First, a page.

A friend with fibromyalgia told me she felt a lot better after she started forgiving people who had hurt her in the past. She had once told me that when she had the pain, it was like she was being tortured. Forgiveness released her from this prison of torture.

I wonder if this was the sort of thing Jesus was talking about. When we withhold forgiveness, we suffer. I have heard it said unforgiveness is like drinking poison and expecting the other person to die. Unforgiveness is not the only secret sin that can poison our lives but it is one I battle with so it is uppermost in my mind. Others are resentment, bitterness, envy, and covetousness (which is forbidden in the ten commandments.)

If we harbour these secret sins, we deserve to suffer. However, grace means not getting what we deserve and getting what we don’t deserve. Isaiah 53:4-5 reads, “Surely he took up our pain and bore our suffering…the punishment that brought us peace was on him, and by his wounds we are healed.”

I picture Jesus on the cross, suffering the physical symptoms my poisoned thinking has caused.

“My Lord, what love is this, that pays so dearly, that I, the guilty one, may go free.” (Graham Kendrick)

My prayer

Lord Jesus Christ, Son of God, have mercy on me, a sinner. I confess I have entertained unforgiveness in my heart. Please forgive me and heal me. It is only by the power of Your Spirit that I can forgive. Please renew a right spirit within me every day. Amen.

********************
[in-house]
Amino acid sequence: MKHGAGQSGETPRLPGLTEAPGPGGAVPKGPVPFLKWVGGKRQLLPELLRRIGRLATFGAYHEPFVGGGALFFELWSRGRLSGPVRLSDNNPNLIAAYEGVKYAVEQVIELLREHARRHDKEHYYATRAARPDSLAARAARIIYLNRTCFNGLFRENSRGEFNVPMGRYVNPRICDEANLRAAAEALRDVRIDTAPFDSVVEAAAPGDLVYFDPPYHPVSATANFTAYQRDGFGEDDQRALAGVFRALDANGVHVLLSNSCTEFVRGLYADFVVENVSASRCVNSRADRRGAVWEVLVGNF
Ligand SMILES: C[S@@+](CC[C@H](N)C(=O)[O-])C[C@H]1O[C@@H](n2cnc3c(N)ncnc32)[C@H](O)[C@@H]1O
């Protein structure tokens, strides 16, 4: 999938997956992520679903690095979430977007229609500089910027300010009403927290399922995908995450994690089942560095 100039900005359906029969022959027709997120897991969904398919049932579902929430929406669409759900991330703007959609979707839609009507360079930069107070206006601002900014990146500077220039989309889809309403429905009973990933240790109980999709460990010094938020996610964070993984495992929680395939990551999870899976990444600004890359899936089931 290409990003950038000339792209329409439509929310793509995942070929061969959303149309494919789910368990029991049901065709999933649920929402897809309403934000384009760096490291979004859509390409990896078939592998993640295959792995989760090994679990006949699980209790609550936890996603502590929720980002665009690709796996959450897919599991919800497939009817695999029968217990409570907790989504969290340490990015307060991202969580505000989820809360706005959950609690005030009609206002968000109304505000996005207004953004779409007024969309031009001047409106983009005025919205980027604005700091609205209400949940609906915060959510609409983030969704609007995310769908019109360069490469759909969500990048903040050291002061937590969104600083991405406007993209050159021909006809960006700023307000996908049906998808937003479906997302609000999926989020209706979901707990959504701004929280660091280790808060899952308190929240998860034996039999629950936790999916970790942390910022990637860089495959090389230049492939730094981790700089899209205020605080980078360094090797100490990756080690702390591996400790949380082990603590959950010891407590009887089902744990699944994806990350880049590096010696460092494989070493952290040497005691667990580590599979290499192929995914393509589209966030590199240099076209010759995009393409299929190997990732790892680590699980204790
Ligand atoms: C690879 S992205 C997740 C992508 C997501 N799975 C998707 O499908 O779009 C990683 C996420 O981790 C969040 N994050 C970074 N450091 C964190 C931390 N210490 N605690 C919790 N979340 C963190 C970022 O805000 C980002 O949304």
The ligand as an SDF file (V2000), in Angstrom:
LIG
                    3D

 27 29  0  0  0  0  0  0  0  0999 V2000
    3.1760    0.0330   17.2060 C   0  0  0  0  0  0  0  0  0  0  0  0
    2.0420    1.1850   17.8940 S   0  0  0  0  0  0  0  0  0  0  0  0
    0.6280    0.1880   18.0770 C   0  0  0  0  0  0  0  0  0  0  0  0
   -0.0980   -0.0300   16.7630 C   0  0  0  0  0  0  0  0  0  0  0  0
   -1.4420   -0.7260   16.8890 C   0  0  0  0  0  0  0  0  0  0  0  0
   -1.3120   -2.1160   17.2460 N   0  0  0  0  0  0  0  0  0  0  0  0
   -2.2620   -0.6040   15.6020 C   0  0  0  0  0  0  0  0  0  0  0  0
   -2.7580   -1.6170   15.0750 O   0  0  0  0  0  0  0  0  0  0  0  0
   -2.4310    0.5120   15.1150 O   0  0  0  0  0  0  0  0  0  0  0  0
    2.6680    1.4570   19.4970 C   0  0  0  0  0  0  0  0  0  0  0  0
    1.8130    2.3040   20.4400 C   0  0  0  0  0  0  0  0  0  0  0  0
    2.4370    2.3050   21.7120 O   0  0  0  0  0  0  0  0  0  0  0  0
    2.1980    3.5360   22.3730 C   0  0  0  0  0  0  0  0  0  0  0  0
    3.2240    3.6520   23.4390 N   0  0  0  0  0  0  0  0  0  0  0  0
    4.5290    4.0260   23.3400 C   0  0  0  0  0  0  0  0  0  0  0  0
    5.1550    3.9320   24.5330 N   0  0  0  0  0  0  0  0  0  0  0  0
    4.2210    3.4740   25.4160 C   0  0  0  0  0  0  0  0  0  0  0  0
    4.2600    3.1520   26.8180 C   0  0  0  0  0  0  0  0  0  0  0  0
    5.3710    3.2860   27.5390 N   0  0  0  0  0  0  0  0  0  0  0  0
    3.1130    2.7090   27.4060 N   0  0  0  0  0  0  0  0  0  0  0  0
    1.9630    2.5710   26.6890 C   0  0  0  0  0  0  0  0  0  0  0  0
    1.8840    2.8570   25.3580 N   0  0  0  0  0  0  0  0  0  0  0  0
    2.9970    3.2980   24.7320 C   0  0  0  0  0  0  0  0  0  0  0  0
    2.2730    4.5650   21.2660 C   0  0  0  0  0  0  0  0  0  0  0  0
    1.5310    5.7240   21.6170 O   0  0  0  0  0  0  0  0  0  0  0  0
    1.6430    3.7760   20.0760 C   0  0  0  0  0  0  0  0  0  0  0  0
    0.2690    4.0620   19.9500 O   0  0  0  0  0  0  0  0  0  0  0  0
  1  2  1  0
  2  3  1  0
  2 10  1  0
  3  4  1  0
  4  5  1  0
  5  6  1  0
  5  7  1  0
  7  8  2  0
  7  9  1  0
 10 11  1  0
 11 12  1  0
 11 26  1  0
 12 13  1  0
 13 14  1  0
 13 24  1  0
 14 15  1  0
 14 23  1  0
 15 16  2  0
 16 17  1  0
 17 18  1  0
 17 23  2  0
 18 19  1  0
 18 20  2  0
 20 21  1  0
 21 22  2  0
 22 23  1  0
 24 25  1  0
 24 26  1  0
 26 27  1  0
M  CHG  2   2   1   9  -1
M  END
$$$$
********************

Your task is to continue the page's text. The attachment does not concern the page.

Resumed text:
Image by Gerd Altmann from Pixabay

When a Good Friend Dies

Yesterday a good friend died. She hosted our fellowship group which will never be the same again. It wasn’t Covid. It was leukemia and it was sudden. We got the first message saying she was in hospital with some weird blood disease on Saturday. She started chemotherapy on Monday, Yesterday morning we got the message that she was unresponsive and by 3pm she had gone to her Lord.

Image by Gerd Altmann from Pixabay

I was shocked out of comfort into stark reality. Death is so final and so disruptive to our everyday life! Could I have been a better friend?

I realised again that we should tell the people we love that we love them, while they can still hear, that we must forgive while it is still possible, that we should always keep in mind that we, too, can be taken suddenly in the midst of living.

Our possessions, home, car, pets are only ours while we are alive. One day somebody else will sort out our freezer, make plans for our animals, donate our clothes, close our bank account.

Stephen Covey recommends that we start with the end in view. I am going to die. What would I like my friends and family to say about me once I’m gone? That my house was always tidy or that I dropped everything to enjoy an outing with a friend? That I published a book or made memories with grandchildren? That I brought encouragement or pointed out mistakes?